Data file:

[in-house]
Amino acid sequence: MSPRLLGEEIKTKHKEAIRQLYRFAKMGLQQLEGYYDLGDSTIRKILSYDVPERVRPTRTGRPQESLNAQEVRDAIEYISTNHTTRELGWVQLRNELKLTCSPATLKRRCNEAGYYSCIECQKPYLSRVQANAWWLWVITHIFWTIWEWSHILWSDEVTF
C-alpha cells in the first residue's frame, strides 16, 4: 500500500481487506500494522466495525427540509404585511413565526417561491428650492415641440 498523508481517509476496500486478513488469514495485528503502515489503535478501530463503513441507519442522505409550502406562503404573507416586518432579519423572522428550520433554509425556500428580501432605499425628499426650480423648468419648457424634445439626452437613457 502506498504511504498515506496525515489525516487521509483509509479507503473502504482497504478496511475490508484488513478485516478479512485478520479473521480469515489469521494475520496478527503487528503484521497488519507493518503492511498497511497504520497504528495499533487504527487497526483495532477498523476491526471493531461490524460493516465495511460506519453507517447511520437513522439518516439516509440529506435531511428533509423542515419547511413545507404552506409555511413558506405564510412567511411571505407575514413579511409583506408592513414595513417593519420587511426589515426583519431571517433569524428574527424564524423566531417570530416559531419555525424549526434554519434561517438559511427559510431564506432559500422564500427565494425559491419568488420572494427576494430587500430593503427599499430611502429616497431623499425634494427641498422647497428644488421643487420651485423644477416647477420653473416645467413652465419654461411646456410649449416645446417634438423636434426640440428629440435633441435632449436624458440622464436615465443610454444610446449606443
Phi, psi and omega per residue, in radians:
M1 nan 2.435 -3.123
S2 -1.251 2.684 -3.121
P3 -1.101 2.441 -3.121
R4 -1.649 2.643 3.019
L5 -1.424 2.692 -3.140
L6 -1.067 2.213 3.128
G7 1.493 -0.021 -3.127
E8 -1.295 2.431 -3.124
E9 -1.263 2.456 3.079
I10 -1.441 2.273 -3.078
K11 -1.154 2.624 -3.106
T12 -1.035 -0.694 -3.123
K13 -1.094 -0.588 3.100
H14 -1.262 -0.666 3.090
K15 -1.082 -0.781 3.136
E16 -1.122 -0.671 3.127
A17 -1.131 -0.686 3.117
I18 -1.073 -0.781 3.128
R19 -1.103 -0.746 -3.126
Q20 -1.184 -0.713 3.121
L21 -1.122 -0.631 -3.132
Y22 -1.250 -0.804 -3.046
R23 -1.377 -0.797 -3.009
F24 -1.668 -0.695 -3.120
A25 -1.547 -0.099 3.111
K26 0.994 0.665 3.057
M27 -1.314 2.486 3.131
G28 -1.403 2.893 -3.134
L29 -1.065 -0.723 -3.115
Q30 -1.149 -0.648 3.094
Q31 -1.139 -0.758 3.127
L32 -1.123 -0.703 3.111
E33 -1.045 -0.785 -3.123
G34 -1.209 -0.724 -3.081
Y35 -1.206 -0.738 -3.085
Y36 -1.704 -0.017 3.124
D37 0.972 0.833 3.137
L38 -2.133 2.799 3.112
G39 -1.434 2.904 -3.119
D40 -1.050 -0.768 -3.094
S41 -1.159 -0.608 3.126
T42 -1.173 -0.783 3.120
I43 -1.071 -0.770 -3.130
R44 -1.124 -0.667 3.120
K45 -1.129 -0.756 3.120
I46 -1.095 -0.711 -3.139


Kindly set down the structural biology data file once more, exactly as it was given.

[in-house]
Amino acid sequence: MSPRLLGEEIKTKHKEAIRQLYRFAKMGLQQLEGYYDLGDSTIRKILSYDVPERVRPTRTGRPQESLNAQEVRDAIEYISTNHTTRELGWVQLRNELKLTCSPATLKRRCNEAGYYSCIECQKPYLSRVQANAWWLWVITHIFWTIWEWSHILWSDEVTF
C-alpha cells in the first residue's frame, strides 16, 4: 500500500481487506500494522466495525427540509404585511413565526417561491428650492415641440 498523508481517509476496500486478513488469514495485528503502515489503535478501530463503513441507519442522505409550502406562503404573507416586518432579519423572522428550520433554509425556500428580501432605499425628499426650480423648468419648457424634445439626452437613457 502506498504511504498515506496525515489525516487521509483509509479507503473502504482497504478496511475490508484488513478485516478479512485478520479473521480469515489469521494475520496478527503487528503484521497488519507493518503492511498497511497504520497504528495499533487504527487497526483495532477498523476491526471493531461490524460493516465495511460506519453507517447511520437513522439518516439516509440529506435531511428533509423542515419547511413545507404552506409555511413558506405564510412567511411571505407575514413579511409583506408592513414595513417593519420587511426589515426583519431571517433569524428574527424564524423566531417570530416559531419555525424549526434554519434561517438559511427559510431564506432559500422564500427565494425559491419568488420572494427576494430587500430593503427599499430611502429616497431623499425634494427641498422647497428644488421643487420651485423644477416647477420653473416645467413652465419654461411646456410649449416645446417634438423636434426640440428629440435633441435632449436624458440622464436615465443610454444610446449606443
Phi, psi and omega per residue, in radians:
M1 nan 2.435 -3.123
S2 -1.251 2.684 -3.121
P3 -1.101 2.441 -3.121
R4 -1.649 2.643 3.019
L5 -1.424 2.692 -3.140
L6 -1.067 2.213 3.128
G7 1.493 -0.021 -3.127
E8 -1.295 2.431 -3.124
E9 -1.263 2.456 3.079
I10 -1.441 2.273 -3.078
K11 -1.154 2.624 -3.106
T12 -1.035 -0.694 -3.123
K13 -1.094 -0.588 3.100
H14 -1.262 -0.666 3.090
K15 -1.082 -0.781 3.136
E16 -1.122 -0.671 3.127
A17 -1.131 -0.686 3.117
I18 -1.073 -0.781 3.128
R19 -1.103 -0.746 -3.126
Q20 -1.184 -0.713 3.121
L21 -1.122 -0.631 -3.132
Y22 -1.250 -0.804 -3.046
R23 -1.377 -0.797 -3.009
F24 -1.668 -0.695 -3.120
A25 -1.547 -0.099 3.111
K26 0.994 0.665 3.057
M27 -1.314 2.486 3.131
G28 -1.403 2.893 -3.134
L29 -1.065 -0.723 -3.115
Q30 -1.149 -0.648 3.094
Q31 -1.139 -0.758 3.127
L32 -1.123 -0.703 3.111
E33 -1.045 -0.785 -3.123
G34 -1.209 -0.724 -3.081
Y35 -1.206 -0.738 -3.085
Y36 -1.704 -0.017 3.124
D37 0.972 0.833 3.137
L38 -2.133 2.799 3.112
G39 -1.434 2.904 -3.119
D40 -1.050 -0.768 -3.094
S41 -1.159 -0.608 3.126
T42 -1.173 -0.783 3.120
I43 -1.071 -0.770 -3.130
R44 -1.124 -0.667 3.120
K45 -1.129 -0.756 3.120
I46 -1.095 -0.711 -3.139